Like many of the 48% who voted to remain in the European Union (EU), I was heartbroken by the referendum result last June. The UK joined the European Economic Community the year after I was born. I have never not felt that I have belonged to a family of nations, brought together in the aftermath of a devastating war.
Between Christmas and New Year in 1989 I went on a history and politics school trip to Brussels, Luxembourg and Strasbourg – the three European centres of government. In Strasbourg we met (albeit briefly) Simone Veil, a survivor of Auschwitz and who was by that time a French MEP. Here was someone whose family had suffered inestimably but had worked tirelessly for reconciliation and prosperity.
I had always viewed the European Union with optimism, as a place to do business and to exchange culturally. I was living in Aldeburgh, when it participated in the European Cultural Villages programme in 2003. Fourteen years on I still have a bottle of fairly undrinakable home-made apple Brandy brought by folk from Bystre in the Czech republic and sold in a the ten-nation farmers market next to the 14th century Moot Hall. Here was a cultural Europe of peoples, co-operating, appreciating each other’s food, drink and music and having fun.
So in the aftermath of the vote to leave I read with interest a range of interviews with cultural professionals in the Guardian. To the person, playwrights, artists, directors they were all based in London. All of them probably experienced similar emotions to me, disbelief, anger, sadness, trepidation.
There was shock and anger in my organisation, Derby Museums. The latter distinctly felt by overseas staff that had worked and paid taxes in this country who were nevertheless denied the vote. I won’t repeat the expletives from the Dutch woman I met at Edinburgh airport waiting to fly south on 24 June. She had lived and worked here for 20 years raised a family and was allowed to vote in the Scottish referendum (voting No) but denied a vote in the EU referendum – “I have given so much to this country” she said.
I had a feeling that the Leave vote would prevail. In June I’d spent an hour or so in Ipswich Town Centre each week, (waiting for my daughter whilst she was at Drama club in the local theatre) in the run up to vote. I’d stand near the Vote Leave stalls in the market square watching the tactics of the campaigners. Carefully they would pick out older and white shoppers, frame the conversation about the EU around domestic issues (no talk of an international, global Britain), concerns about funding for local services and the NHS – before gently noting that immigration might impact on public services. This would light the touch paper – giving people permission to articulate how much their neighbourhoods or lives had changed (regardless of whether there were people different to them living in their locality) and how little control they had in it.
Take back control seems irresistible, if comfort, security and interest in your life by others are in short supply.
I saw hardly anybody in Ipswich market place campaigning to Remain in the EU.
I work in Derby, a city in the Midland’s which voted 58% to leave. Three days before the vote, Labour in Europe hired Derby Silk Mill to hold a rally in support of remaining in the EU. Only a handful of party members turned up to hear Margaret Beckett (former Foreign Secretary) and Alan Johnson (former Home Secretary) make the case for Remain. In the Referendum 57% of voters in Derby decided they wanted to leave the EU. Throughout the old industrial heartlands of the Midlands and the North voters rejected the overwhelming view of left wing political parties which had shaped the society of those areas.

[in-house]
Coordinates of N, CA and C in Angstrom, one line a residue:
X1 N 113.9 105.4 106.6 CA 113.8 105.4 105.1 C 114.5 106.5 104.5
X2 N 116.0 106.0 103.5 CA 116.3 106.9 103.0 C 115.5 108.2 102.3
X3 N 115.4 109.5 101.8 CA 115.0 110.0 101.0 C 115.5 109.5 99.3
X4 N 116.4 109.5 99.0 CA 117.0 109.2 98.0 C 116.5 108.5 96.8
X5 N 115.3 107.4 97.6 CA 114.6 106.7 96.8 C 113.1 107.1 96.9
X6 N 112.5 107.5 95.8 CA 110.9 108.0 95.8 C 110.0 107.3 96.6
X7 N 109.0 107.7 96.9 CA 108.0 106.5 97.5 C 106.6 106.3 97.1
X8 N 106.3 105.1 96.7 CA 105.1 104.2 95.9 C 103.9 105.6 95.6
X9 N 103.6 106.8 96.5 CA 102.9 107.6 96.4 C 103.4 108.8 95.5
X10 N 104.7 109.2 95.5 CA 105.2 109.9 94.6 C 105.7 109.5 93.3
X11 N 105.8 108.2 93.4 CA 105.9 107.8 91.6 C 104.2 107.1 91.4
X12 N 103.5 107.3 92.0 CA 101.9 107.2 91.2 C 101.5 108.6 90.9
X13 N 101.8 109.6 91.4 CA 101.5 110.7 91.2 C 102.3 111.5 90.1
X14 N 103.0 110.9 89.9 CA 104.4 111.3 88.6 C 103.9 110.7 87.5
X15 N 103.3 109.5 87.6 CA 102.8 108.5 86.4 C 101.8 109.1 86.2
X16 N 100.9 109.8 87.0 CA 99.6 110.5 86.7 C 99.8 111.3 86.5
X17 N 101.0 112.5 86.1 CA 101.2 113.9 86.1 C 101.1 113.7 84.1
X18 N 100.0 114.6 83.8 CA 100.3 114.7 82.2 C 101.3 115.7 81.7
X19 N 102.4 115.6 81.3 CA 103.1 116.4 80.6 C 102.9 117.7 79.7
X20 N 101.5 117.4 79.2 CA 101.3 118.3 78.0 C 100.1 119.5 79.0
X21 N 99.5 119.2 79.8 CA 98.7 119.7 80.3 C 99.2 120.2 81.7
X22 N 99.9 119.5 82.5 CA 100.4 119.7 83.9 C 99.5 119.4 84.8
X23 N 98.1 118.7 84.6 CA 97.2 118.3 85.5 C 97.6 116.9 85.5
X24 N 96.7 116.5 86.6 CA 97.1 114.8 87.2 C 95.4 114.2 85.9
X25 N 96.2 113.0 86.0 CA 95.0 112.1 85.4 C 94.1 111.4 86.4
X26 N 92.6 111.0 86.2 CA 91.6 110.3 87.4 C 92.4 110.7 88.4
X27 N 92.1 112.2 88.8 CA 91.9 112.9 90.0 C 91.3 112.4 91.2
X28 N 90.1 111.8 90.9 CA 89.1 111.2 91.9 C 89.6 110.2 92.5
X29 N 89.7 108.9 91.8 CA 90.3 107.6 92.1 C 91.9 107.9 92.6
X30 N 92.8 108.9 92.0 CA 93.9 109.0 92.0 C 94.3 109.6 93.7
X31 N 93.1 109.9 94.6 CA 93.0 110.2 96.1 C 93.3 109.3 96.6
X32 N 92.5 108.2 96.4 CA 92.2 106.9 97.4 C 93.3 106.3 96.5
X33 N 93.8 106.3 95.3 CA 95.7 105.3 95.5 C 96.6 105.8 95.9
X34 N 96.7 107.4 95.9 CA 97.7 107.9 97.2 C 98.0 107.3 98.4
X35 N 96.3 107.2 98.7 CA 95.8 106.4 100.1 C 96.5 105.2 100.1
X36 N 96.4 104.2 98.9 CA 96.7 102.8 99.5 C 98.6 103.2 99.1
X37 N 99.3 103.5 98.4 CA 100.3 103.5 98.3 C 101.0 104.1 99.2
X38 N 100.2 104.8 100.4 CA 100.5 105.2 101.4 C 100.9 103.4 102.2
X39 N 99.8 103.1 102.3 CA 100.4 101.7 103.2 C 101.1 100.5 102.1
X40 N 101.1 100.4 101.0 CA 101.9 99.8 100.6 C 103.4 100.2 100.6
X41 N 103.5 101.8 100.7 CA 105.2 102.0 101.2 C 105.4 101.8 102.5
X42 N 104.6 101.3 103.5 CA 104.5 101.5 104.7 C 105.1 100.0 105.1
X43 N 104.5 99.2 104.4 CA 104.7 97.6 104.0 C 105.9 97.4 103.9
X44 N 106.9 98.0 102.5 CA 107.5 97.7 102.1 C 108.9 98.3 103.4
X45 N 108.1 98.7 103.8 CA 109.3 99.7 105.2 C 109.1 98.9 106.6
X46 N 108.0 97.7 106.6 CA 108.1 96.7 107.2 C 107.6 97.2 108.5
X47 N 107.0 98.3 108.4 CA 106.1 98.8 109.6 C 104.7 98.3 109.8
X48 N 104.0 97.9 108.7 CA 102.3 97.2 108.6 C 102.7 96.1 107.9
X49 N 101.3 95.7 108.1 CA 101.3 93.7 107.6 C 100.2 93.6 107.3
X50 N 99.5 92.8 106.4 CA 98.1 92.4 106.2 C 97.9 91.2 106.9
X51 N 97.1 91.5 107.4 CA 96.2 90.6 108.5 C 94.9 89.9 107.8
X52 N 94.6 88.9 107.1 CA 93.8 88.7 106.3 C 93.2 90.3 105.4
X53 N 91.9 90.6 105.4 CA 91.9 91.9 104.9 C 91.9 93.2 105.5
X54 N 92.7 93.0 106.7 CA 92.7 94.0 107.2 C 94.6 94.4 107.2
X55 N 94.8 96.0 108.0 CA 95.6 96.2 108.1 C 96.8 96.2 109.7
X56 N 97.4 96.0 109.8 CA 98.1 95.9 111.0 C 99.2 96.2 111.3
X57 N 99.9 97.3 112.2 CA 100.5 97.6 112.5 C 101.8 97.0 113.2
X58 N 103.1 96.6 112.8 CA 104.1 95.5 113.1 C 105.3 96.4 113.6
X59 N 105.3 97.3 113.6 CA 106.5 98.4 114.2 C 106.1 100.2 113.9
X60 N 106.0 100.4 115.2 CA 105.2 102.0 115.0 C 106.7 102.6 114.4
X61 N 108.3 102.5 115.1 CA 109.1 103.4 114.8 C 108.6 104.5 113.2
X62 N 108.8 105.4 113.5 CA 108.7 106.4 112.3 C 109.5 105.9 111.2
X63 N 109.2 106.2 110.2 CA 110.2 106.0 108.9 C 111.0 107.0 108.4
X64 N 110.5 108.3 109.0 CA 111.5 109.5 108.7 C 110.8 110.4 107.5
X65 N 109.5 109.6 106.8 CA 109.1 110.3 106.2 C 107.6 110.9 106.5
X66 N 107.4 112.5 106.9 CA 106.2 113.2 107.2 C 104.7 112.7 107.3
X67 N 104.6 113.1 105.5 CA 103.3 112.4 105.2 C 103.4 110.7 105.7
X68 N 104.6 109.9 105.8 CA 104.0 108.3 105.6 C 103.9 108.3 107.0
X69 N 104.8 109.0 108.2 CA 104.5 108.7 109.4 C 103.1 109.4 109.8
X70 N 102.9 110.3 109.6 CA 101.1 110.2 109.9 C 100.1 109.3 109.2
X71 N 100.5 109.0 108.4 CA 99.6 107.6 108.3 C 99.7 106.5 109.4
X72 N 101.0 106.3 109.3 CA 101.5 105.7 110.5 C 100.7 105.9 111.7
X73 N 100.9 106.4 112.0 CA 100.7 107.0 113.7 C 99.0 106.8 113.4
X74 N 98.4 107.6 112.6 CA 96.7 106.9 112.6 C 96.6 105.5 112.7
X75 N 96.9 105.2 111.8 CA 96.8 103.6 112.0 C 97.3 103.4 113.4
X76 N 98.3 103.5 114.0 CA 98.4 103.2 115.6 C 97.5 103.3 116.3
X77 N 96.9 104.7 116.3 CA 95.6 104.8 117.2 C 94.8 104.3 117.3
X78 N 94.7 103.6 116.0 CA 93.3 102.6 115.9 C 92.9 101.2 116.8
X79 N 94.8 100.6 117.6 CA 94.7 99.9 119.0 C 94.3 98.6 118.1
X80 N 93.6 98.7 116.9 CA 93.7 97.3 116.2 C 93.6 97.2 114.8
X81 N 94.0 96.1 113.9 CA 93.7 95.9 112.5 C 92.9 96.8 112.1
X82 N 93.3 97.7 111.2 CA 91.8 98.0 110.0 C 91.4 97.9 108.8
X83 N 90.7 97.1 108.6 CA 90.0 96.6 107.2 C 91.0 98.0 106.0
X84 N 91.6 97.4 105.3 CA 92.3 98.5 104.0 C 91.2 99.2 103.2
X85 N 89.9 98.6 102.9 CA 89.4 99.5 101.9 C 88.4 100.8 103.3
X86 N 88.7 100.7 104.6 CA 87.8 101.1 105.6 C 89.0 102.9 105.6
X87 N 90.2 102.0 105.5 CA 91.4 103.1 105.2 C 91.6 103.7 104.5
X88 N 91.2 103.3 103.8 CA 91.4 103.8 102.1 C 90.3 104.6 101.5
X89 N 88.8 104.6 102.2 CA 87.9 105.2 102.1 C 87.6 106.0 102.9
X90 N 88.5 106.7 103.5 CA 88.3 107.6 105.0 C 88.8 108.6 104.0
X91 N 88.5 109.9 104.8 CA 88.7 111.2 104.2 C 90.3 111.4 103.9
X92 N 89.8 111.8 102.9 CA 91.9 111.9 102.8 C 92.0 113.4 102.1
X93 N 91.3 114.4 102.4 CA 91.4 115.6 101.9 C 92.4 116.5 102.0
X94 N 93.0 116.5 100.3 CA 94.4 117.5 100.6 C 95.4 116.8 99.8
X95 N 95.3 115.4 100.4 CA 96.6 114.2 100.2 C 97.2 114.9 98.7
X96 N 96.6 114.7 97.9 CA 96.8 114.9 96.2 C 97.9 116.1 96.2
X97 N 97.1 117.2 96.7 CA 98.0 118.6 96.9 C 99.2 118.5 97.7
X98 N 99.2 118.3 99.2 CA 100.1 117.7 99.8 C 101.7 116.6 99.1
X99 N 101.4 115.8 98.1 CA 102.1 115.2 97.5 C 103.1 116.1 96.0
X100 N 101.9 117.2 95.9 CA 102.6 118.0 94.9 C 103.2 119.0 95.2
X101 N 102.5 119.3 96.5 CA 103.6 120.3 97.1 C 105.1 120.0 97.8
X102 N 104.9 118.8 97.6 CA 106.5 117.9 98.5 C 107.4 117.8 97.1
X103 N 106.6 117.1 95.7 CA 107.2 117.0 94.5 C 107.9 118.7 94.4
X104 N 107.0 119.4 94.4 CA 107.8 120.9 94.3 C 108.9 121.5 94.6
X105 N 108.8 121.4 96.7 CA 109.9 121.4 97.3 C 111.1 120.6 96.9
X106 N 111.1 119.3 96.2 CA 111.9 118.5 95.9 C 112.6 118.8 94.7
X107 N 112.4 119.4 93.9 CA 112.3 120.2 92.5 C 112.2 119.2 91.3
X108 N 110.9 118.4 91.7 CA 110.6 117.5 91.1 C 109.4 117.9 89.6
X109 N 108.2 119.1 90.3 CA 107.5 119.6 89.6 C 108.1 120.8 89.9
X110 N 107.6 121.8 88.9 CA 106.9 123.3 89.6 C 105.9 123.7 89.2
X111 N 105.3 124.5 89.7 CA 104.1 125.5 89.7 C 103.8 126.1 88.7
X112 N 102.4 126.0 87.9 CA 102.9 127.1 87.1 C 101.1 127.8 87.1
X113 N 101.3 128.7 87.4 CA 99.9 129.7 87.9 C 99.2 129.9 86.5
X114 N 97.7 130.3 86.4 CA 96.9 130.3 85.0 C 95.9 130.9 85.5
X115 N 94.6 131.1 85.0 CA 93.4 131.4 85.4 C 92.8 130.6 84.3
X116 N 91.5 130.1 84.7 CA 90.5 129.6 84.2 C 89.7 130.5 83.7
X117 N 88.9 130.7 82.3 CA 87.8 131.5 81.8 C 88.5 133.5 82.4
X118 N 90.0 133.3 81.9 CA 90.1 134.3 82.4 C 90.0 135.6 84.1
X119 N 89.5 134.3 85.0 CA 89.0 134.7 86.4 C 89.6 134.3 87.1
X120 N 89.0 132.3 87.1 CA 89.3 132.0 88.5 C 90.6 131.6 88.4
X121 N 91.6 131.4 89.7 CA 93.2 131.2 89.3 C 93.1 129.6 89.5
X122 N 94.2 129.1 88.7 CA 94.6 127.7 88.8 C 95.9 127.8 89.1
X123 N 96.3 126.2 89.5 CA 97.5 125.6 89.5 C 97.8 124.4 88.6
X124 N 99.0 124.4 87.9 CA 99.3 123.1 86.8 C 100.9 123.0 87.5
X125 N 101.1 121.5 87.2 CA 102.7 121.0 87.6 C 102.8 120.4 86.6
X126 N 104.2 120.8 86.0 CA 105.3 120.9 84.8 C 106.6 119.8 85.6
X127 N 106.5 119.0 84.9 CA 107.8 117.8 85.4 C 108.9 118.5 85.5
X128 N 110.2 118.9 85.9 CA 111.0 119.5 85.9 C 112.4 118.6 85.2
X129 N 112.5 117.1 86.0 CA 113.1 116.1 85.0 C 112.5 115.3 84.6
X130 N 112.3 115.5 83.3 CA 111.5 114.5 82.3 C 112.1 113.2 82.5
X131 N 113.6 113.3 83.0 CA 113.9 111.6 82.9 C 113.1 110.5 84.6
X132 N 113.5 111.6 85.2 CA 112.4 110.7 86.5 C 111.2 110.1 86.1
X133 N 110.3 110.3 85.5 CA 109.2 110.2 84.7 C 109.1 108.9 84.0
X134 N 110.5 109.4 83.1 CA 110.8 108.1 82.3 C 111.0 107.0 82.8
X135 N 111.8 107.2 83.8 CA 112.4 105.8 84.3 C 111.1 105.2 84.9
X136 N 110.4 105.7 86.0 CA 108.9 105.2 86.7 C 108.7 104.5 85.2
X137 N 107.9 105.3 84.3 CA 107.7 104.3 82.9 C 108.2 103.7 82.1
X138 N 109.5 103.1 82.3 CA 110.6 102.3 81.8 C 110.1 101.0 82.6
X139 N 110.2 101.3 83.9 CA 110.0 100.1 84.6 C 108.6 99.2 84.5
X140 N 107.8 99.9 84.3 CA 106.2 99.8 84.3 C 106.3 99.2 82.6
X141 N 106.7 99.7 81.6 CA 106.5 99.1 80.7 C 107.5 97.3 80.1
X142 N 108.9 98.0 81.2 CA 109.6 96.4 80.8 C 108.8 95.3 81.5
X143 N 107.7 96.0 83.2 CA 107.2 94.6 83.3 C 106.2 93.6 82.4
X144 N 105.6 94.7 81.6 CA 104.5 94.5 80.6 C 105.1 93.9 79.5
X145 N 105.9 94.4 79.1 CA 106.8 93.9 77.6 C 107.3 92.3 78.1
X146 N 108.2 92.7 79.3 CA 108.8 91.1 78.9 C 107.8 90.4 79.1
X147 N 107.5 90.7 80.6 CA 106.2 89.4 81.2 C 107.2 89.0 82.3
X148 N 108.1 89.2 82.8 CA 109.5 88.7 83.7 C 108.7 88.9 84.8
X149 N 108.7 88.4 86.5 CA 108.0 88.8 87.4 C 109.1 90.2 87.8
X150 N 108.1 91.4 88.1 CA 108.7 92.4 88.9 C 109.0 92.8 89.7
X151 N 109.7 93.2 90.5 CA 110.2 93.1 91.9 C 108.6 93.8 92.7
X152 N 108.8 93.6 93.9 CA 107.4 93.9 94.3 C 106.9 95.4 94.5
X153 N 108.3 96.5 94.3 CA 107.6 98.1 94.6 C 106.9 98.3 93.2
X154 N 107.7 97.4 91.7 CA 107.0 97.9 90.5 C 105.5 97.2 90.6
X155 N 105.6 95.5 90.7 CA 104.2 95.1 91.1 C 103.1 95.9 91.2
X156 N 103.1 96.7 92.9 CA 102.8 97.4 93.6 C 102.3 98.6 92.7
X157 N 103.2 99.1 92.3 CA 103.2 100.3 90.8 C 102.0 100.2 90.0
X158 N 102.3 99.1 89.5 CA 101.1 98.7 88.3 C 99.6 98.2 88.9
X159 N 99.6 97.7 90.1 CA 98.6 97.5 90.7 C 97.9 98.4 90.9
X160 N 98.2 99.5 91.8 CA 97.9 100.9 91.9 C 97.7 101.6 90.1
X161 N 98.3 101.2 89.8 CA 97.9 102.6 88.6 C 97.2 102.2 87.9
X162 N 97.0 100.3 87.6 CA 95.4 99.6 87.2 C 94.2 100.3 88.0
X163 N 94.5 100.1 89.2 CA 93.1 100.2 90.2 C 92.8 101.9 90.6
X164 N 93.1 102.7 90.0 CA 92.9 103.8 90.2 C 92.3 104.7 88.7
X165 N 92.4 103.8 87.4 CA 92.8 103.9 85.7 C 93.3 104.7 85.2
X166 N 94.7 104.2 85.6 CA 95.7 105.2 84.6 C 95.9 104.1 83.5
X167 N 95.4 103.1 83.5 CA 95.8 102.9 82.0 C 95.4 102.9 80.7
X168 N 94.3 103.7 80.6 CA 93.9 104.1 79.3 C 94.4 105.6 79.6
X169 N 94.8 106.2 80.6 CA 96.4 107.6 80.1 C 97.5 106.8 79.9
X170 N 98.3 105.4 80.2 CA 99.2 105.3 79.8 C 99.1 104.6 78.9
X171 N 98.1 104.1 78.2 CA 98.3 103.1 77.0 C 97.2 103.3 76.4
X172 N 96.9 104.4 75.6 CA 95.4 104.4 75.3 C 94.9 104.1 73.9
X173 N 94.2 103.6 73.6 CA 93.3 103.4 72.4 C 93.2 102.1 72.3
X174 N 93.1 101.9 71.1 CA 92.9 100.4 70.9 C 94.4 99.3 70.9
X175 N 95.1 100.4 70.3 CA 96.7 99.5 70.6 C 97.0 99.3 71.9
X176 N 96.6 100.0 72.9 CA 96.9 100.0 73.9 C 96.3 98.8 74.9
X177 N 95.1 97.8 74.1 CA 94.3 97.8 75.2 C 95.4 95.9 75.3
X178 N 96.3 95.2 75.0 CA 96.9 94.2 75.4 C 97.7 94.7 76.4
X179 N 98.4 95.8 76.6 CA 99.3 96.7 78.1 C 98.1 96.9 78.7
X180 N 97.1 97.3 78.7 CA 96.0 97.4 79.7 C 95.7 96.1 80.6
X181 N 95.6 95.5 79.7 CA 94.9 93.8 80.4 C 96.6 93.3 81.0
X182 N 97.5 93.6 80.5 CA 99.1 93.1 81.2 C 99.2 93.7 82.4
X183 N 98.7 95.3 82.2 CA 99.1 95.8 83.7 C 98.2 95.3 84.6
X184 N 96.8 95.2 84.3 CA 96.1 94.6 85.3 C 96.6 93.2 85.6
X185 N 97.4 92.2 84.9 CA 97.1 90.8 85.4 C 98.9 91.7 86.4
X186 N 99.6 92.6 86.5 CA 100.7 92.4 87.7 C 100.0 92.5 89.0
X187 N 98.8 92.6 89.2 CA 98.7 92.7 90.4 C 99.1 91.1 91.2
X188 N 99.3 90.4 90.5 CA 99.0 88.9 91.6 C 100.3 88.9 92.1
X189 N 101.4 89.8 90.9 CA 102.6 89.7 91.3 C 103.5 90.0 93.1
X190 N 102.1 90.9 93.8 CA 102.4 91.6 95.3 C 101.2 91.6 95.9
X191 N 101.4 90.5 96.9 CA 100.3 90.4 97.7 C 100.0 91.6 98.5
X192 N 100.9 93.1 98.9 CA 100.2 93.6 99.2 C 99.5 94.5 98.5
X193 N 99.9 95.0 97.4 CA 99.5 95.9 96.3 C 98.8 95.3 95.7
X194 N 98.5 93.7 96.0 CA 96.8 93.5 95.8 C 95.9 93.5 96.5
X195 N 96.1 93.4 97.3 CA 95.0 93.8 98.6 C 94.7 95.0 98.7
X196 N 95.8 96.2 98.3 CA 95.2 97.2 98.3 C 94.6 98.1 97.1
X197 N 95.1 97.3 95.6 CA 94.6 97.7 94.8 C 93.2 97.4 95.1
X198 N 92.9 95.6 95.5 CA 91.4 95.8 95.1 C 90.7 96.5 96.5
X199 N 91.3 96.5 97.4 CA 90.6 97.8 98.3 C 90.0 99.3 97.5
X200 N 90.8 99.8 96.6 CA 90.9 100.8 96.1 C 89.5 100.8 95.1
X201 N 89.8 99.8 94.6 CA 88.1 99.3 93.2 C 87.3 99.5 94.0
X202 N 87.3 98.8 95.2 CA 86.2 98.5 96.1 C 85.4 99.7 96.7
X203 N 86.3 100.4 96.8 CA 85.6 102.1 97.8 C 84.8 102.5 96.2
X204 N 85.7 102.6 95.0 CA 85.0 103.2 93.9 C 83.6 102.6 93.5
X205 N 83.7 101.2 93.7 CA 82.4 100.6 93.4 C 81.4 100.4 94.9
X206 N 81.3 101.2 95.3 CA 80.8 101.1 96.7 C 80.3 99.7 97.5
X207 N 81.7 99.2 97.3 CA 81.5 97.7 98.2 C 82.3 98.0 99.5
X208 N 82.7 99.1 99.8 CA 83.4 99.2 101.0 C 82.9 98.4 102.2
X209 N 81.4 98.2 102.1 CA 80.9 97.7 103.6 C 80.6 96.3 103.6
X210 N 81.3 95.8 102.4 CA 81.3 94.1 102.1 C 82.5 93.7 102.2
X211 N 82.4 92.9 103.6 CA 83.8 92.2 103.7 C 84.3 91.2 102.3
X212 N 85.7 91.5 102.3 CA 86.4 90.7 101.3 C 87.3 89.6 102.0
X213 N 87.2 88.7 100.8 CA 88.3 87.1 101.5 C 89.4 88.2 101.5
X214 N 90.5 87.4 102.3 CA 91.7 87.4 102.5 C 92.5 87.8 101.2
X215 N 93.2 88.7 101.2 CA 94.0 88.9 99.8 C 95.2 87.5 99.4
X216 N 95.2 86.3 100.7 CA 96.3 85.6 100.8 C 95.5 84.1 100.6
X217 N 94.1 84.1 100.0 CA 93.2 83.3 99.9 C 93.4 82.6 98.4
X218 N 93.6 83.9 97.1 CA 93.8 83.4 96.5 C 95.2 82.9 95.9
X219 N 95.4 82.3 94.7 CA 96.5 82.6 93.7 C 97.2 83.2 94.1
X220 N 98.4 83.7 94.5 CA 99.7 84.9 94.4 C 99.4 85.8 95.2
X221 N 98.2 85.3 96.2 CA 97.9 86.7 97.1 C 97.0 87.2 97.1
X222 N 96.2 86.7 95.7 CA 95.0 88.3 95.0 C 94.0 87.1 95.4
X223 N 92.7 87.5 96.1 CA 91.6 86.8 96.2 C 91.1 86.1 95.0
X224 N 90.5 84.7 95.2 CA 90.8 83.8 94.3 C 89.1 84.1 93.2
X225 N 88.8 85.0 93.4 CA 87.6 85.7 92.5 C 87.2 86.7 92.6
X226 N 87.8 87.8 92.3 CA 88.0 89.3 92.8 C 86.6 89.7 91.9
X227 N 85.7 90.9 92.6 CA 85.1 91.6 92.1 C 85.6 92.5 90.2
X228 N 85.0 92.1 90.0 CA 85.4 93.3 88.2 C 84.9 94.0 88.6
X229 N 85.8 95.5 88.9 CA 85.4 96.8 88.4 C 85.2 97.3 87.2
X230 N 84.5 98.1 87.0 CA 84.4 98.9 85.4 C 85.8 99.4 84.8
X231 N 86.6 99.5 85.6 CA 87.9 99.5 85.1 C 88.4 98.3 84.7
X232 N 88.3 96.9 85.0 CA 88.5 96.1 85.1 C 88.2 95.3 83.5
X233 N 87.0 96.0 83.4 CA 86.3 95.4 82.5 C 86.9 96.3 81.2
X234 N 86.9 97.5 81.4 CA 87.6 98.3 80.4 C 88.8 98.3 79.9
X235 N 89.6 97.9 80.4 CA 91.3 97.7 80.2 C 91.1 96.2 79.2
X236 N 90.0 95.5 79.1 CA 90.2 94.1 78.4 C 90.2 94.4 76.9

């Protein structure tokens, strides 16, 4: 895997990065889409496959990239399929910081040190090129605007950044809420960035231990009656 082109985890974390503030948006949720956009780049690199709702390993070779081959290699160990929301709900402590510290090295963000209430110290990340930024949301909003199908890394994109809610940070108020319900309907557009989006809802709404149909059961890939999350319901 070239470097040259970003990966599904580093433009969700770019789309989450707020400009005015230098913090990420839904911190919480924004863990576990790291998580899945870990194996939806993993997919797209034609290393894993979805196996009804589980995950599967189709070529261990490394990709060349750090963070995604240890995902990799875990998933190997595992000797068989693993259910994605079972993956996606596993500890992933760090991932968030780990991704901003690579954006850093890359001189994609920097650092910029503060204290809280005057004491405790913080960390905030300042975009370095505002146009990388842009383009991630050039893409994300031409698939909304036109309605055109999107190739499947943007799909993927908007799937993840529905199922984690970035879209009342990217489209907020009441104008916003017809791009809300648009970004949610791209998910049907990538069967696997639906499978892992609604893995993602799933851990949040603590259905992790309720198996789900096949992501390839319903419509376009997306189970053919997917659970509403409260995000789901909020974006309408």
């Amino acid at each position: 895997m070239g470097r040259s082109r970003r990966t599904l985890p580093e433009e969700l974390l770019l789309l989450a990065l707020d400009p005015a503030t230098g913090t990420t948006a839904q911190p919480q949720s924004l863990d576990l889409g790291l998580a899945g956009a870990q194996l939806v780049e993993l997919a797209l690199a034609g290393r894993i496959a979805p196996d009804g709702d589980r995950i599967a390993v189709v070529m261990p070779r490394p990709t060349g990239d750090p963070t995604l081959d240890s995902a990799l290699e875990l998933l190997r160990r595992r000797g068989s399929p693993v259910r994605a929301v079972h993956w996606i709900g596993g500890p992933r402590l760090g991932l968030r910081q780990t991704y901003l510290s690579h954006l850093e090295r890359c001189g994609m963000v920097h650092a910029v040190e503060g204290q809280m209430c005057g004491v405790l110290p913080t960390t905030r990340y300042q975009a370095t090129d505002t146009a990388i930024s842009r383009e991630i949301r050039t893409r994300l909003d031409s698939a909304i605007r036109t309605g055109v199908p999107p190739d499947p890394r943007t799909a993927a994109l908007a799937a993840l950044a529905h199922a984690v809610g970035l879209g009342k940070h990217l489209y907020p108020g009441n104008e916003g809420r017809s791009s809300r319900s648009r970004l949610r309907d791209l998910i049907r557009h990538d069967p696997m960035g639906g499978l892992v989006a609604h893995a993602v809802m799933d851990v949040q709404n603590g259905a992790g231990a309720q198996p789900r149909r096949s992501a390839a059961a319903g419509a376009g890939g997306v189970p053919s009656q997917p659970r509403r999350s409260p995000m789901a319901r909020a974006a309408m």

I was angry at the mendacity of politicians who used fear and alienation not just of immigrants but fellow Britons who are – “not like you.” The week after the vote I was in a National Museum Directors Council meeting (perhaps the apogee of the metropolitan elite), around the table many were stunned, incredulous, and fearful that the progressive, rational values of museums might be under threat from an insurgent, nihilist clique who disliked everything we stood for.
I am not part of metropolitan elite. I grew up in small house in Portsmouth, went to university in Wales, began my career in Wakefield; I live in rural Suffolk and work in Derby – I am as a provincial mouse as they come! During 2015-13 I ran an organisation which worked with some of the most vulnerable members of our community… and yet I felt I was being ‘othered’ – out of touch with the ‘real concerns of real people.’
I am still angry. Periodically I’ll watch the opening ceremony of the 2012 Olympics to remind me of a vision I share of an old, but confident country ready to contemplate its past, laugh at itself and be proud of its multiculturalism. Leaving the EU political structure may not change this, but in my view socially and culturally the referendum needlessly opened divisions in our society.
I want rekindle the idealism about the world I felt as a 17 year-old visiting Strasbourg as the Iron Curtain fell. This desire feels very distant. I need help to understand, to listen and feel and show empathy – less ‘them’, more ‘us.’ But rather than dwell solely on things we have in common, we also have to understand, acknowledge and express the differences which contribute to the experiences that shape our decisions.
This Friday Derby Museums will be hosting a Happy Museum workshop to explore the neuroscience and psychology behind the referendum debate and the ways to relate to people who voted differently. The format of the day will allow ample time for discussion, debate and consideration of our role and that of museums.
I genuinely feel the need to change, when I say “its not you, its me.” – but I’m going to have to work on it.